France–Gabon relations

From Wikipedia, the free encyclopedia
Jump to: navigation, search
French - Gabonese relations
Map indicating locations of France  and  Gabon

France

Gabon

Franco-Gabonese relations refer to the current and historical relations between France and Gabon. Relations have been characterized by "an extreme case...of neo-colonialism" by France.[1]

Pre-independence relations[edit]

Free French tanks during the Battle of Gabon

France first came into contact with people from Gabon when France signed protection treaties with local chiefs in 1839 and 1841. France officially claimed Gabon as a territory in 1885 as part of the scramble for Africa. Administration by France began in 1903 and in 1910, Gabon became part of the newly formed federation of French Equatorial Africa. Gabon lasted as part of the colonial federation until 1959. During World War II, Gabon was held by Vichy French forces from June to November 1940, but following the Battle of Gabon the colony was controlled by Free French forces. In August 1960, Gabon attained independence from France along with the other territories of the former French Equatorial Africa.

Since independence[edit]

Gabonese and French military officers, 1959

Since independence, Gabon has been "one of France's closest allies in Africa".[2] During the 1960s Gabon was France's sole source of Uranium and the French government therefore saw its relationship with Gabon as critical to its Force de frappe (nuclear deterrent).[3] In the early 1960s the French government also established a policy goal of "energy independence" however with the loss of its control over French Algeria it came to rely heavily on Gabon for its oil needs.[4] In February 1964 French troops helped to overthrow the Gabonese regime during the 1964 Gabon coup d'état and French citizens spread rumors of American involvement in the coup which led to the 1964 United States Embassy in Libreville bombings.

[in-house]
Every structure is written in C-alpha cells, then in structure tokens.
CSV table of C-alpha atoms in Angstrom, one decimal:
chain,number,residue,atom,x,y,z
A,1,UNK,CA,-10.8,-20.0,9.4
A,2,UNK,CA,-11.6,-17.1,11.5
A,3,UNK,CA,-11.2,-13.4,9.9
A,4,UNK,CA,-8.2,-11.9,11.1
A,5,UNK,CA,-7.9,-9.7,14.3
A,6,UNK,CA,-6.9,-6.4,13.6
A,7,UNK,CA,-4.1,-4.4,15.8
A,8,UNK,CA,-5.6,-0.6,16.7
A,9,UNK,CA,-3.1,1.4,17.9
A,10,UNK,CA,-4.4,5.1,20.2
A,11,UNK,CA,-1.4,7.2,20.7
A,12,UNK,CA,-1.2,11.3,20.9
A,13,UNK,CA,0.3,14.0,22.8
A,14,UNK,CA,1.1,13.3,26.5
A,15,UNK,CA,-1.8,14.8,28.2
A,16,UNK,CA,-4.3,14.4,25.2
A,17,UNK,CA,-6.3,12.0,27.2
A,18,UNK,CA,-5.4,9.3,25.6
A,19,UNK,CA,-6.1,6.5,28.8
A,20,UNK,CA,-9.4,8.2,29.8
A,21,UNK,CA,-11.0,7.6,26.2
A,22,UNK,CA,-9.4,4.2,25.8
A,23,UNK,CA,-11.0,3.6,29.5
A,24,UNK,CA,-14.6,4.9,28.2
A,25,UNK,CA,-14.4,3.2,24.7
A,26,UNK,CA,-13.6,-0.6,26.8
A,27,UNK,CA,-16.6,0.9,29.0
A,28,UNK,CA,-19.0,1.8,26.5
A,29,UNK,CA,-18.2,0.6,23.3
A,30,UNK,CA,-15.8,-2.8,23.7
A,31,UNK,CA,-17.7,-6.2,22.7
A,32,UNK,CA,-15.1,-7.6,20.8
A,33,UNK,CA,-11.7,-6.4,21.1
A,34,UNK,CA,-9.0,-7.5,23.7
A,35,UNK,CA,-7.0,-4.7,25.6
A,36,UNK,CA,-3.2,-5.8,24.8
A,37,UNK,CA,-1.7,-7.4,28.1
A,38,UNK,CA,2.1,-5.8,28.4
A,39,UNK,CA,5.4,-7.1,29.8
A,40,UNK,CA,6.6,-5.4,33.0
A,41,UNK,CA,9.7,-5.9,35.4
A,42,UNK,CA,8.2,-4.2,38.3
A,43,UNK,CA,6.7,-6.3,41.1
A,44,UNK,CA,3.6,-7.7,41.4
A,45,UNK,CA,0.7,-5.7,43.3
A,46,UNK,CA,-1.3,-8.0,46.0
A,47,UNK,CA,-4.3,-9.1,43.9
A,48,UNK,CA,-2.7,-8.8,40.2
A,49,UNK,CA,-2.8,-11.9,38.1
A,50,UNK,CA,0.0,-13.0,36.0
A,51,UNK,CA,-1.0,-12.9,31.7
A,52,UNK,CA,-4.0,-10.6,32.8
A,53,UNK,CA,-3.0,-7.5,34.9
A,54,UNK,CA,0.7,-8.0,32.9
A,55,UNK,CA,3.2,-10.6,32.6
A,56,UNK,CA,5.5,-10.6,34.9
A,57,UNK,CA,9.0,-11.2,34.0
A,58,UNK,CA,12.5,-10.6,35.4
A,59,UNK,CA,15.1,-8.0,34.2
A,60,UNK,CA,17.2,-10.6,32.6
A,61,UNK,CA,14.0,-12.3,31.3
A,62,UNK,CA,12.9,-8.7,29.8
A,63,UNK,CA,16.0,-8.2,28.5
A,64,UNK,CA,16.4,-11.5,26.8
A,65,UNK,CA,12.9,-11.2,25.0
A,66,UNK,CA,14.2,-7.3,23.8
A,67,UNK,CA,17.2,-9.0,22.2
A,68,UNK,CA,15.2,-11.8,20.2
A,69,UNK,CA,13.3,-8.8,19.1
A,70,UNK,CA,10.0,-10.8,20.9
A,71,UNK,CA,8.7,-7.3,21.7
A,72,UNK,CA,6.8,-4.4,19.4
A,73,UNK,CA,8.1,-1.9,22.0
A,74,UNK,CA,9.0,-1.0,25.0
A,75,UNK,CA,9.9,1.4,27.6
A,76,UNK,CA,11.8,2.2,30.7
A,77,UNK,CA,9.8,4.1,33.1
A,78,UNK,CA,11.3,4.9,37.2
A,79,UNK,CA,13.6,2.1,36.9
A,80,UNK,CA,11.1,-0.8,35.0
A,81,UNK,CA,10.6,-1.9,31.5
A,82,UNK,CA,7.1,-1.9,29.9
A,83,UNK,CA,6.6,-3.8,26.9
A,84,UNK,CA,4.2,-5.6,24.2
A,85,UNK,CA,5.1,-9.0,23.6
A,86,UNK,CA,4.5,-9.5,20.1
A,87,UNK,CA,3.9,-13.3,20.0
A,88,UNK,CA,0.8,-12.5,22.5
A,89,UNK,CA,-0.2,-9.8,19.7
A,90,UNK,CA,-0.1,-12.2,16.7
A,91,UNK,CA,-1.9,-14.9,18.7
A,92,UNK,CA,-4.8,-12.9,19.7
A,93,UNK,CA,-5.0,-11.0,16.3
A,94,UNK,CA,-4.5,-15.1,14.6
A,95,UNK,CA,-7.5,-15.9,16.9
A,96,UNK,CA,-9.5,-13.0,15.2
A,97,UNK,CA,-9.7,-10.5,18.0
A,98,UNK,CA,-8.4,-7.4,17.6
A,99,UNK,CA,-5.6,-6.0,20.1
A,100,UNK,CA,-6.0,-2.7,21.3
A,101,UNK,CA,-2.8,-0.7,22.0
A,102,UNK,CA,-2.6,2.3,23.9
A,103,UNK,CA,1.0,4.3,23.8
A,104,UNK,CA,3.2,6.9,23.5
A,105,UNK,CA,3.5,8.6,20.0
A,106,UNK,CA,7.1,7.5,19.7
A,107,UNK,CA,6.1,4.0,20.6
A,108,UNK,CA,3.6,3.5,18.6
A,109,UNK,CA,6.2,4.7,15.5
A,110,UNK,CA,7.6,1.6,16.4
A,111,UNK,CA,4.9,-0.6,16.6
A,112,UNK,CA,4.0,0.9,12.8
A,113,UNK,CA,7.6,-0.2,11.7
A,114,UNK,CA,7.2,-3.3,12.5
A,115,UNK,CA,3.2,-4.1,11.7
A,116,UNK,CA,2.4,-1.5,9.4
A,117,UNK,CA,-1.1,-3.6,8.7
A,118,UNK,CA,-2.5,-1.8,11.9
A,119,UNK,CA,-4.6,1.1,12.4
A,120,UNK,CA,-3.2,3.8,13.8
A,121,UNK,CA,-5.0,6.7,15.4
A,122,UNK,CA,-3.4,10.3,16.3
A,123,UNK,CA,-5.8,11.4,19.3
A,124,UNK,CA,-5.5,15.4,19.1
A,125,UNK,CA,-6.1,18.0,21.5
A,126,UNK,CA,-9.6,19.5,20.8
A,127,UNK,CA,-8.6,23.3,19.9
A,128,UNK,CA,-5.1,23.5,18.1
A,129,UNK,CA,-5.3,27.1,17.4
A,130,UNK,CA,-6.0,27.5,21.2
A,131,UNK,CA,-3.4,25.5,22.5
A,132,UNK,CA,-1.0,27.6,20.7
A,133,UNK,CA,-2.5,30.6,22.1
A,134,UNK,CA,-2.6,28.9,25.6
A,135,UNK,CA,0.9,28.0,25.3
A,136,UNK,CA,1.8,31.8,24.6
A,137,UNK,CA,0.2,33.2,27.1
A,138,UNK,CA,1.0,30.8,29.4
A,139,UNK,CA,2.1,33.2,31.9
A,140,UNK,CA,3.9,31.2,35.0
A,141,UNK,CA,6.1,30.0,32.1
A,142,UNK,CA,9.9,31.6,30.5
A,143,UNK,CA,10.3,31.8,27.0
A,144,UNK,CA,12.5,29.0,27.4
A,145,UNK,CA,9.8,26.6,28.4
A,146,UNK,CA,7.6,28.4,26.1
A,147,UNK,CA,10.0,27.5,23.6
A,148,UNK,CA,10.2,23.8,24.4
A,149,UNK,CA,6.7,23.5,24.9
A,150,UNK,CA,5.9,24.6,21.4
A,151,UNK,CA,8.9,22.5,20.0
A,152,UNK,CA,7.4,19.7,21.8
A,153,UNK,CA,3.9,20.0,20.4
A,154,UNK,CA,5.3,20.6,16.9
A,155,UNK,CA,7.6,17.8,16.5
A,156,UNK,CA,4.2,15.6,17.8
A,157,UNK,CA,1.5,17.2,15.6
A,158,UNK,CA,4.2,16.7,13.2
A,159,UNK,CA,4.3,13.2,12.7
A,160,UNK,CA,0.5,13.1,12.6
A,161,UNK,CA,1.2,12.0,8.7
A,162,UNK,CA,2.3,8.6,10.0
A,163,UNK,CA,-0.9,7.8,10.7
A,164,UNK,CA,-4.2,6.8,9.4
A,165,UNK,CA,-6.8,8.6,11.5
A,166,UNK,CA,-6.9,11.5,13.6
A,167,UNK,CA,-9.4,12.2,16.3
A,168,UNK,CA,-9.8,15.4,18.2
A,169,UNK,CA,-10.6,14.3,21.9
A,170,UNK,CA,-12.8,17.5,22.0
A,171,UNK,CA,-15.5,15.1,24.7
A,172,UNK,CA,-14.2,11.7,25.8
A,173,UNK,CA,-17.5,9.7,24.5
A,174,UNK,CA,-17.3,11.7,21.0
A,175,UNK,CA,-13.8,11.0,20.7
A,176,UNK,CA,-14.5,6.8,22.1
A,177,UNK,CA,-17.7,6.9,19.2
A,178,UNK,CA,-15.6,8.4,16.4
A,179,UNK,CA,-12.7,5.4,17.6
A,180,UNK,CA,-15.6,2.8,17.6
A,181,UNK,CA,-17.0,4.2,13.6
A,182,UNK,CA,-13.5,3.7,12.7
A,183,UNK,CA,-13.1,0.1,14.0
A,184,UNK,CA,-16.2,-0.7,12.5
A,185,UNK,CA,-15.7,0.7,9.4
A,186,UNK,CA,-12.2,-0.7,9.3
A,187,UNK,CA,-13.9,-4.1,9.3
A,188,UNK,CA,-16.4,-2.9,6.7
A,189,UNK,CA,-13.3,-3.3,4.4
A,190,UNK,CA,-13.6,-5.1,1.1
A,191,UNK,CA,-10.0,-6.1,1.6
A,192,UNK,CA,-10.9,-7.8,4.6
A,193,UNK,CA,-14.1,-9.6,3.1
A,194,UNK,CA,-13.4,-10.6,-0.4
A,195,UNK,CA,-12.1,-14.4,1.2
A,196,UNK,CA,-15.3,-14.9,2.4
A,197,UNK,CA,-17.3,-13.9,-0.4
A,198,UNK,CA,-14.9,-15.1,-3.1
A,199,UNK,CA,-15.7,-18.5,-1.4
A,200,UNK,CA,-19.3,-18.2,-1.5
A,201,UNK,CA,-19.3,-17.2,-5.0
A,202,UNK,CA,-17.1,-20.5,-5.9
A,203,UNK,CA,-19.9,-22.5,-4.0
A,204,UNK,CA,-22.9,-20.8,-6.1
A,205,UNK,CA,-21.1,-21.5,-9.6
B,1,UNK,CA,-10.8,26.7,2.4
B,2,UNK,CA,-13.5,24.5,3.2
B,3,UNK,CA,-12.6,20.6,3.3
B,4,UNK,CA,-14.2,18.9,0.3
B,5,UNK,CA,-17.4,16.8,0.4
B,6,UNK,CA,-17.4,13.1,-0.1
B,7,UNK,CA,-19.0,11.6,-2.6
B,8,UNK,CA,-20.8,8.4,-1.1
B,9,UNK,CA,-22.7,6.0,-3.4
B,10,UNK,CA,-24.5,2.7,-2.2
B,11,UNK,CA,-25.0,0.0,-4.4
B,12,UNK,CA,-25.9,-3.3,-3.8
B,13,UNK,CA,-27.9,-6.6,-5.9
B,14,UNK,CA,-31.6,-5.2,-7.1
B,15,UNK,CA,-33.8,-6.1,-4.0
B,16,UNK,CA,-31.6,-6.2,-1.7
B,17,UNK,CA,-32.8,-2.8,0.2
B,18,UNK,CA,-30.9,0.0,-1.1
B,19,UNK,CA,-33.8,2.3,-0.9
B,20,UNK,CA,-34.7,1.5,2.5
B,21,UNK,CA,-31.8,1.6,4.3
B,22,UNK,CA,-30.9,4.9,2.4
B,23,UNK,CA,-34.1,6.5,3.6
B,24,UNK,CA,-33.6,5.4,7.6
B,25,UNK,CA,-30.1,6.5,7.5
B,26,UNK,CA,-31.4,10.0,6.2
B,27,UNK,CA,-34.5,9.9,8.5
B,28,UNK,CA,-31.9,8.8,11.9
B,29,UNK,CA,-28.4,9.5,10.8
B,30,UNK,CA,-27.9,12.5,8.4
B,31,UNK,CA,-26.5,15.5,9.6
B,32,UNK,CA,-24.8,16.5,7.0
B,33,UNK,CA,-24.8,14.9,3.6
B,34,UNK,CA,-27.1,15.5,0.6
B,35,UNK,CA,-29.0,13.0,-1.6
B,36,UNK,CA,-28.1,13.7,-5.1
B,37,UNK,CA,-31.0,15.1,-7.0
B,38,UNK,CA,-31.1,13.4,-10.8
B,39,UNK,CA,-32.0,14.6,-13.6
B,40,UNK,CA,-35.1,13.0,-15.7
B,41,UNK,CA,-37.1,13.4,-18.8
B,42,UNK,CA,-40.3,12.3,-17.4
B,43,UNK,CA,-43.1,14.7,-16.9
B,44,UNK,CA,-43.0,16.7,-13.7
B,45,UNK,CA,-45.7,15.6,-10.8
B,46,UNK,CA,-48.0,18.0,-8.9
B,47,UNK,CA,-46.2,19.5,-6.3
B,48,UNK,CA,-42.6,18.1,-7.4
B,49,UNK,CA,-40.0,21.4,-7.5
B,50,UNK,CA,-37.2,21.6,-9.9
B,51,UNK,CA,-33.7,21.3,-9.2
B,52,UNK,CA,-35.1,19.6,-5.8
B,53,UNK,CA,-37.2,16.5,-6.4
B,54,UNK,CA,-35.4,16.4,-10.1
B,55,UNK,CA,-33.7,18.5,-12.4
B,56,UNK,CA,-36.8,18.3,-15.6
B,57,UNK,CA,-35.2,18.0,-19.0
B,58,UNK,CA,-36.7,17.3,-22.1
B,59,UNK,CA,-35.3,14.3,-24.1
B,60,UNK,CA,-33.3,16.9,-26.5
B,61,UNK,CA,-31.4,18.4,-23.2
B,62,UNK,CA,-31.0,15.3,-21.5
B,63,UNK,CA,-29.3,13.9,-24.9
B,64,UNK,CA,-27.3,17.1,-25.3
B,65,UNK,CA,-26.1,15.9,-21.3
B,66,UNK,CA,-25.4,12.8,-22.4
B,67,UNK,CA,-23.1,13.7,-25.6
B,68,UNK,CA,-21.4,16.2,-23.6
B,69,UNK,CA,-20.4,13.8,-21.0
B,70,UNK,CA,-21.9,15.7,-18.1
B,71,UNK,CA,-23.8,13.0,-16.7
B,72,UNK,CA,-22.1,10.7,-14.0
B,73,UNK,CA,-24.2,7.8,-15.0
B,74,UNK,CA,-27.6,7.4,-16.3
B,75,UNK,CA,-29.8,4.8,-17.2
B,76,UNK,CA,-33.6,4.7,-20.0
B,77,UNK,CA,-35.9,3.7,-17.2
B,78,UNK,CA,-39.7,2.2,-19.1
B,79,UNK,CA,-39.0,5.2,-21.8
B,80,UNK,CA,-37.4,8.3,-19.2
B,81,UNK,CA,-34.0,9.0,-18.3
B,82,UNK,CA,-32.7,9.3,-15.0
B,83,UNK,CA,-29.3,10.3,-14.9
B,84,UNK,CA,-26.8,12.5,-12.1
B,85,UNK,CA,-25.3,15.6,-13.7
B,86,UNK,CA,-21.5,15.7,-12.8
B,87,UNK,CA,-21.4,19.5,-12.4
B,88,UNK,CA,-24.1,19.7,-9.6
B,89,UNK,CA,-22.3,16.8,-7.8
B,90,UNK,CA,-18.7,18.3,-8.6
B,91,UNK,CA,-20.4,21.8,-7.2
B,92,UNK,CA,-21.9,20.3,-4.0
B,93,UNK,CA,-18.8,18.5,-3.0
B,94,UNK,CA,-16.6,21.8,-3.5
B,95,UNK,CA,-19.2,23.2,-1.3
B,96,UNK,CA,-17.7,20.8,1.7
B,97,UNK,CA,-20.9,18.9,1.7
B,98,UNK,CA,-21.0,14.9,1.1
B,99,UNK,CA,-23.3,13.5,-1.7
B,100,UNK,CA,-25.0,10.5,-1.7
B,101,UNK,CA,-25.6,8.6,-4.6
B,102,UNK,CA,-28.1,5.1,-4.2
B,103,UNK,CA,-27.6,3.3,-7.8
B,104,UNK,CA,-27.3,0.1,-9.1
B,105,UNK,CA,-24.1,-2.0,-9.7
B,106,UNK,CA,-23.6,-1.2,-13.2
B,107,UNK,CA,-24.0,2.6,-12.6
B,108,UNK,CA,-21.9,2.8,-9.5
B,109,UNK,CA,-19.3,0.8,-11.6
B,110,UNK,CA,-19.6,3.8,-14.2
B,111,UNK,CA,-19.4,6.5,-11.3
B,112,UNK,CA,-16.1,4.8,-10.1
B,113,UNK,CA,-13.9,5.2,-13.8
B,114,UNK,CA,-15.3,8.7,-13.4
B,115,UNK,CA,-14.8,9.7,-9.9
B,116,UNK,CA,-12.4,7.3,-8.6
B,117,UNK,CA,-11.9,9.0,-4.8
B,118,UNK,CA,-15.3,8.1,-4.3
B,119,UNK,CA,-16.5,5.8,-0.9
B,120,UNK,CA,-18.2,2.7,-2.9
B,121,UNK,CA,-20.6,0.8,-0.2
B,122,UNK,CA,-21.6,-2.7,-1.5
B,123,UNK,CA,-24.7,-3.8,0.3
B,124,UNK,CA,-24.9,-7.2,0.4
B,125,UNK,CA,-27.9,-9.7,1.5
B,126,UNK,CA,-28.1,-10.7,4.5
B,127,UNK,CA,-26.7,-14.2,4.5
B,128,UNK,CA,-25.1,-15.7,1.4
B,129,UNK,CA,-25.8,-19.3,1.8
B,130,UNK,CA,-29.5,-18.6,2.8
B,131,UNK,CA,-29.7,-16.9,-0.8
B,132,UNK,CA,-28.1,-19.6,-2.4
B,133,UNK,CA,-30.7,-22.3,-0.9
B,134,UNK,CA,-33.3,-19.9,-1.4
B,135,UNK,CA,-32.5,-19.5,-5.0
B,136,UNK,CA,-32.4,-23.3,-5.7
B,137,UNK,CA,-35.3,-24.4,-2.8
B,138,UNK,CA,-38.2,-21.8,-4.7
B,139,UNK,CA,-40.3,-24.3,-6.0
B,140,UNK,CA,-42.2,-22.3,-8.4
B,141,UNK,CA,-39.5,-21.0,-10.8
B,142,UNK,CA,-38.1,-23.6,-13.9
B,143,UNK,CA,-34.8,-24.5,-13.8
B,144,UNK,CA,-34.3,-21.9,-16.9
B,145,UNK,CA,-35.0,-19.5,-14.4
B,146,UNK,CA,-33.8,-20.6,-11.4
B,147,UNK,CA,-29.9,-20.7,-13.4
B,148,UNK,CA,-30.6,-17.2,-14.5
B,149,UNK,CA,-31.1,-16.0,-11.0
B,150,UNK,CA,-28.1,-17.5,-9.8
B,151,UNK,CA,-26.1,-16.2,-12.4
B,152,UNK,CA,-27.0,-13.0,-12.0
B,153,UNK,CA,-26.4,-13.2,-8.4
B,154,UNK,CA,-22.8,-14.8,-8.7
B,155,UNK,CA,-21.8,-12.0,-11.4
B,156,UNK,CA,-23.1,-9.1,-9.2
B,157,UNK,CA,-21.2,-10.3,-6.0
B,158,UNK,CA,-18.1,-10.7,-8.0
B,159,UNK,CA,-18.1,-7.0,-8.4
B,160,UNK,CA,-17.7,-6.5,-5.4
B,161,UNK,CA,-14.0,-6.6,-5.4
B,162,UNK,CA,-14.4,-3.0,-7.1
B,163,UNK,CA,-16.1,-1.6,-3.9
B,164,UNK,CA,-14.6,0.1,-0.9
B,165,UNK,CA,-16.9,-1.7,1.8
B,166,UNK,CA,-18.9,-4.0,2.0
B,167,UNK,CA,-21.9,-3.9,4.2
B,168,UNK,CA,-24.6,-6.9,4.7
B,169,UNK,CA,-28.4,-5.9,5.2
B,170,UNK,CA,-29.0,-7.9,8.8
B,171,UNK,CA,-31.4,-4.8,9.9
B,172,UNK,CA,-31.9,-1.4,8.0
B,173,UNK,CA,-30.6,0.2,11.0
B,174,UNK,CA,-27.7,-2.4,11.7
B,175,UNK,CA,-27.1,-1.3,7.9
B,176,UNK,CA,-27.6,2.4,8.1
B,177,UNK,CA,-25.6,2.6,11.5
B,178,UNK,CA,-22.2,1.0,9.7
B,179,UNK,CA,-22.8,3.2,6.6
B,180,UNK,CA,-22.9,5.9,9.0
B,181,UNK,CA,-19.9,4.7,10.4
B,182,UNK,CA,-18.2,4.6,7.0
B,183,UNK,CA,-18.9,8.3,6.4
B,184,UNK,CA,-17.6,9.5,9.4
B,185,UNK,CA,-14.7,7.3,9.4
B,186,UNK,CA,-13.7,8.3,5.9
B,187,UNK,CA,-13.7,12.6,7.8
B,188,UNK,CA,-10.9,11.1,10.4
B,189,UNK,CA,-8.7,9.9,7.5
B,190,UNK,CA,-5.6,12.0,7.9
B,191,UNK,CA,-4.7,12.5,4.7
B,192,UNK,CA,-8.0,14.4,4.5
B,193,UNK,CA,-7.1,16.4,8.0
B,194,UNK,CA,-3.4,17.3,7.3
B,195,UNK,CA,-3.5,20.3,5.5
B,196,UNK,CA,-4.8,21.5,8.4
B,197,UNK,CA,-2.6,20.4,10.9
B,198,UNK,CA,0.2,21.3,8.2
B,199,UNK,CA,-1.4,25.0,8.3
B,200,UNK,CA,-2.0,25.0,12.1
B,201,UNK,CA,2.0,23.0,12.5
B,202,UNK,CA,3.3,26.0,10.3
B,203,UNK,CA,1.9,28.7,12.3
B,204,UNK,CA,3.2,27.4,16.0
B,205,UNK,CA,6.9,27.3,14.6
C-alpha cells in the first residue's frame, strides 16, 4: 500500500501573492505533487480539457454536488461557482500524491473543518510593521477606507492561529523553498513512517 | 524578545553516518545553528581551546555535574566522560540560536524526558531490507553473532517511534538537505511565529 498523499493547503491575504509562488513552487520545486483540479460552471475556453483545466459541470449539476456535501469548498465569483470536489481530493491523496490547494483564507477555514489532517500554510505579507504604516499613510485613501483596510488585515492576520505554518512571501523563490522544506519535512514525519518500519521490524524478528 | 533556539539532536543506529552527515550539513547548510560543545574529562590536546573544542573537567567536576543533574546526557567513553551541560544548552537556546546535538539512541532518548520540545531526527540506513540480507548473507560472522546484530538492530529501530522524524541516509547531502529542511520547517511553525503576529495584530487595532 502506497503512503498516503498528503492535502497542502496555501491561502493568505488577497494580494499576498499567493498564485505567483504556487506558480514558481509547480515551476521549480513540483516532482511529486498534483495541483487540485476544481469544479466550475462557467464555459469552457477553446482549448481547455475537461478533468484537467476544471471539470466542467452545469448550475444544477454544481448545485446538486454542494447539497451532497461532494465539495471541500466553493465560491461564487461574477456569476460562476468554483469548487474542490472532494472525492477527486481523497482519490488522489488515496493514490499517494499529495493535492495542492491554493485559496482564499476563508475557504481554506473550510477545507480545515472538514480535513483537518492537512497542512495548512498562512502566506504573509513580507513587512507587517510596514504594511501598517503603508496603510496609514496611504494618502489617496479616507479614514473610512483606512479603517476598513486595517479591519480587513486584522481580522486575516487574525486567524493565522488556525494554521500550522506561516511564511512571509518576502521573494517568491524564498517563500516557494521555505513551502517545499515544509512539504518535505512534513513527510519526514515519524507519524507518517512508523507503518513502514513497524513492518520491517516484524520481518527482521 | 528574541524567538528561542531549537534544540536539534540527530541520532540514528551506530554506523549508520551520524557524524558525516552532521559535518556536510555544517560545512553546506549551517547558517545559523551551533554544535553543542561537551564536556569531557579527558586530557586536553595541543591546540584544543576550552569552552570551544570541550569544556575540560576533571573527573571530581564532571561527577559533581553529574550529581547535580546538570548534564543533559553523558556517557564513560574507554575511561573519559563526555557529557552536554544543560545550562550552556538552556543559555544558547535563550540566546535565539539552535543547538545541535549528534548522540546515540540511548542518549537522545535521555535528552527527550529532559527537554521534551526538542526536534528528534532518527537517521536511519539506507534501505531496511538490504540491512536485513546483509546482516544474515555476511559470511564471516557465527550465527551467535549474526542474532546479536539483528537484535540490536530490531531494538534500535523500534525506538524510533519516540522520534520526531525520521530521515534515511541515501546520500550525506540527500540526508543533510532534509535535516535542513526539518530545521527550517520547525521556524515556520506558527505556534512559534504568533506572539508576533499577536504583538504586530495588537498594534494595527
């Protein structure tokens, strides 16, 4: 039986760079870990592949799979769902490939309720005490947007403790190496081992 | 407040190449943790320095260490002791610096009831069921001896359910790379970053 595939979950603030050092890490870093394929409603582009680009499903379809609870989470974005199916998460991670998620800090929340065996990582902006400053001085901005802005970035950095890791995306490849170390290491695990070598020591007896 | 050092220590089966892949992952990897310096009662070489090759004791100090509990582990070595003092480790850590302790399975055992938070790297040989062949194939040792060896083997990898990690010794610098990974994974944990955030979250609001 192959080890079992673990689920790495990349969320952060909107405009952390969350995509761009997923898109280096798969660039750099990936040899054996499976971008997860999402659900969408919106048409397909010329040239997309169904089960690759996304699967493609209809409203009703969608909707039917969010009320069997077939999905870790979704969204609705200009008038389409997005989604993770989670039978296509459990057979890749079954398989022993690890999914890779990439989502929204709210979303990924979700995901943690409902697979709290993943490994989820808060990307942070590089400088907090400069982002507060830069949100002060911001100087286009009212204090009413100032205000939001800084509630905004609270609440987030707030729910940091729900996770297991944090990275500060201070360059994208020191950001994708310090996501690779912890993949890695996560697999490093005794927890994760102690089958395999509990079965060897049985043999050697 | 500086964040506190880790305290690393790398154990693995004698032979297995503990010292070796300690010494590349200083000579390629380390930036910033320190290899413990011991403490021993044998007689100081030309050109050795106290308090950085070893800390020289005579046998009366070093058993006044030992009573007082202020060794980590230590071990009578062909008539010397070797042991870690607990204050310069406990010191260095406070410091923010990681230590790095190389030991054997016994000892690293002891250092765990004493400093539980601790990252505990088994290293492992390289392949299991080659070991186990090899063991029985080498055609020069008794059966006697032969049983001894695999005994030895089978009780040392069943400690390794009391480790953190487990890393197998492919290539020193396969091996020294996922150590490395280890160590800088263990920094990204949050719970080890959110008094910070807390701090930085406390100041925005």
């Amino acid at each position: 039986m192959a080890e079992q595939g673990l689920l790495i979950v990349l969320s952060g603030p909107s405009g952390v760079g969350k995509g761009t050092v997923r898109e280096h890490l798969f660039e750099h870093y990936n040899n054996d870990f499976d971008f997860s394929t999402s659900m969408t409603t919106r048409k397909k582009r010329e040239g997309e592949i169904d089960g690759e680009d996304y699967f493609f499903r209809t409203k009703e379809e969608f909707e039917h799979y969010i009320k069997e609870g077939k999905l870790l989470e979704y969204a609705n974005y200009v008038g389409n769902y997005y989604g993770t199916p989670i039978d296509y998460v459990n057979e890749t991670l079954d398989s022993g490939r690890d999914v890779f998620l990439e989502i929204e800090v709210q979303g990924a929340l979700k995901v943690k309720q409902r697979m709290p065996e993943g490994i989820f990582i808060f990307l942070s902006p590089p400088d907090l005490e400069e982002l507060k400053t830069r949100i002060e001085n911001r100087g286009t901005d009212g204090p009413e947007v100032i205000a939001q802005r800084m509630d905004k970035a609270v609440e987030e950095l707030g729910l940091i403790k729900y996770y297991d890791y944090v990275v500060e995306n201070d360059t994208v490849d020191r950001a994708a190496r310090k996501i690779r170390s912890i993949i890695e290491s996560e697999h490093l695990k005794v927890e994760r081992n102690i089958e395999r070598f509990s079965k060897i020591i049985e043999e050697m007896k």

Omar Bongo Era[edit]

Omar Bongo ruled Gabon from 1967 until his death in 2009 and allowed extensive French military, political and economic involvement between Gabon and its former colonial master. Elf, the French national oil company, had extensive business dealings with Bongo's regime and Gabon was used a military staging point for French sponsored military actions throughout Africa.[5]

As of 2008, around 10,000 French nationals live and work in Gabon, while the 6th Marine Infantry Battalion of the French military is also stationed there. When Gabonese president Omar Bongo died on June 7. 2009, Nicolas Sarkozy and Jacques Chirac were the only western heads of state to attend his funeral.

Ali Bongo Ondimba Era[edit]

Omar Bongo's son, Ali Bongo Ondimba, took power following his father's death. Ali Bongo held on to power after the 2016 election despite widespread claims of voter fraud, including by French foreign ministry officials.

Resident diplomatic missions[edit]

Embassy of Gabon in Paris

See also[edit]

References[edit]

  1. ^ Gabon: A Neo-Colonial Enclave of Enduring French Interest by Michael Reed in The Journal of Modern African Studies, 25.2, 1987 pages 283-320
  2. ^ Gabon threatens France with tit-for-tat deportation by Antoine Lawson, Reuters, 4 March 2008
  3. ^ Charles F. Darlington Oral History Interview - JFK #1, 12/3/1971, pg.8, http://archive1.jfklibrary.org/JFKOH/Darlington,%20Charles%20F/JFKOH-CFD-01/JFKOH-CFD-01-TR.pdf
  4. ^ The French African Connection 1of3: France's Thirst for Energy (video), Al Jazeera, 2014, https://www.youtube.com/watch?v=lZKHZVVRITY
  5. ^ The French African Connection 1of3: France's Thirst for Energy (video), Al Jazeera, 2014, https://www.youtube.com/watch?v=lZKHZVVRITY
  6. ^ Embassy of France in Gabon (in French)
  7. ^ Embassy of Gabon in France (in French)